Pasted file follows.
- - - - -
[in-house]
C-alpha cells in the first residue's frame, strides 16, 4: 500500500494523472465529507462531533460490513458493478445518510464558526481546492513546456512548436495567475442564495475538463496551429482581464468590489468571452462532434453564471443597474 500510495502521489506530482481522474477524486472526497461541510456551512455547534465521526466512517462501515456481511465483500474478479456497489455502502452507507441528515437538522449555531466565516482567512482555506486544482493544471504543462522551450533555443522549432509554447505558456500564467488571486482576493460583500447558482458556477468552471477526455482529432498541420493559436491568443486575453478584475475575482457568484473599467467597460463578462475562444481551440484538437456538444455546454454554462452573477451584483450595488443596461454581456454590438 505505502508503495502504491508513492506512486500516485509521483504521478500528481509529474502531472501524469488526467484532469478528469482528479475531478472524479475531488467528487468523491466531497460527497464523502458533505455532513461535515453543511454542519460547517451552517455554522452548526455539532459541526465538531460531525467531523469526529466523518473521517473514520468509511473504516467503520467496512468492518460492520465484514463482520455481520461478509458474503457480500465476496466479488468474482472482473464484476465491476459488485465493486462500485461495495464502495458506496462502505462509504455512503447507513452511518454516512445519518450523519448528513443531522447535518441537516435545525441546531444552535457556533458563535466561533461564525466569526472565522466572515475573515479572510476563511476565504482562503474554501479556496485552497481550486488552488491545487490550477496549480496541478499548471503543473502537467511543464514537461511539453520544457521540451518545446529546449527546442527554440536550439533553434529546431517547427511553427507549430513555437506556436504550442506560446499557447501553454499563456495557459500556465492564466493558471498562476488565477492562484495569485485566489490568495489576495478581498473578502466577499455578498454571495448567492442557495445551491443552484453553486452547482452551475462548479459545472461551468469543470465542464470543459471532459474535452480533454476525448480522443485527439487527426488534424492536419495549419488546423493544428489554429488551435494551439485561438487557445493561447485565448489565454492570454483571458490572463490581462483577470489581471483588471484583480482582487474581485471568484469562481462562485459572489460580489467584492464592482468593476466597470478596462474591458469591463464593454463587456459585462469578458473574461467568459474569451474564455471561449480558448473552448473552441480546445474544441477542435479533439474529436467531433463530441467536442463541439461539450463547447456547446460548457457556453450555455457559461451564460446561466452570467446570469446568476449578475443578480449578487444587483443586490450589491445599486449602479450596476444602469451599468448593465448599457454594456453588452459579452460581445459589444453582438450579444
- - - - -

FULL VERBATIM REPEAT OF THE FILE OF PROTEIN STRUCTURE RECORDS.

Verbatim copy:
[in-house]
C-alpha cells in the first residue's frame, strides 16, 4: 500500500494523472465529507462531533460490513458493478445518510464558526481546492513546456512548436495567475442564495475538463496551429482581464468590489468571452462532434453564471443597474 500510495502521489506530482481522474477524486472526497461541510456551512455547534465521526466512517462501515456481511465483500474478479456497489455502502452507507441528515437538522449555531466565516482567512482555506486544482493544471504543462522551450533555443522549432509554447505558456500564467488571486482576493460583500447558482458556477468552471477526455482529432498541420493559436491568443486575453478584475475575482457568484473599467467597460463578462475562444481551440484538437456538444455546454454554462452573477451584483450595488443596461454581456454590438 505505502508503495502504491508513492506512486500516485509521483504521478500528481509529474502531472501524469488526467484532469478528469482528479475531478472524479475531488467528487468523491466531497460527497464523502458533505455532513461535515453543511454542519460547517451552517455554522452548526455539532459541526465538531460531525467531523469526529466523518473521517473514520468509511473504516467503520467496512468492518460492520465484514463482520455481520461478509458474503457480500465476496466479488468474482472482473464484476465491476459488485465493486462500485461495495464502495458506496462502505462509504455512503447507513452511518454516512445519518450523519448528513443531522447535518441537516435545525441546531444552535457556533458563535466561533461564525466569526472565522466572515475573515479572510476563511476565504482562503474554501479556496485552497481550486488552488491545487490550477496549480496541478499548471503543473502537467511543464514537461511539453520544457521540451518545446529546449527546442527554440536550439533553434529546431517547427511553427507549430513555437506556436504550442506560446499557447501553454499563456495557459500556465492564466493558471498562476488565477492562484495569485485566489490568495489576495478581498473578502466577499455578498454571495448567492442557495445551491443552484453553486452547482452551475462548479459545472461551468469543470465542464470543459471532459474535452480533454476525448480522443485527439487527426488534424492536419495549419488546423493544428489554429488551435494551439485561438487557445493561447485565448489565454492570454483571458490572463490581462483577470489581471483588471484583480482582487474581485471568484469562481462562485459572489460580489467584492464592482468593476466597470478596462474591458469591463464593454463587456459585462469578458473574461467568459474569451474564455471561449480558448473552448473552441480546445474544441477542435479533439474529436467531433463530441467536442463541439461539450463547447456547446460548457457556453450555455457559461451564460446561466452570467446570469446568476449578475443578480449578487444587483443586490450589491445599486449602479450596476444602469451599468448593465448599457454594456453588452459579452460581445459589444453582438450579444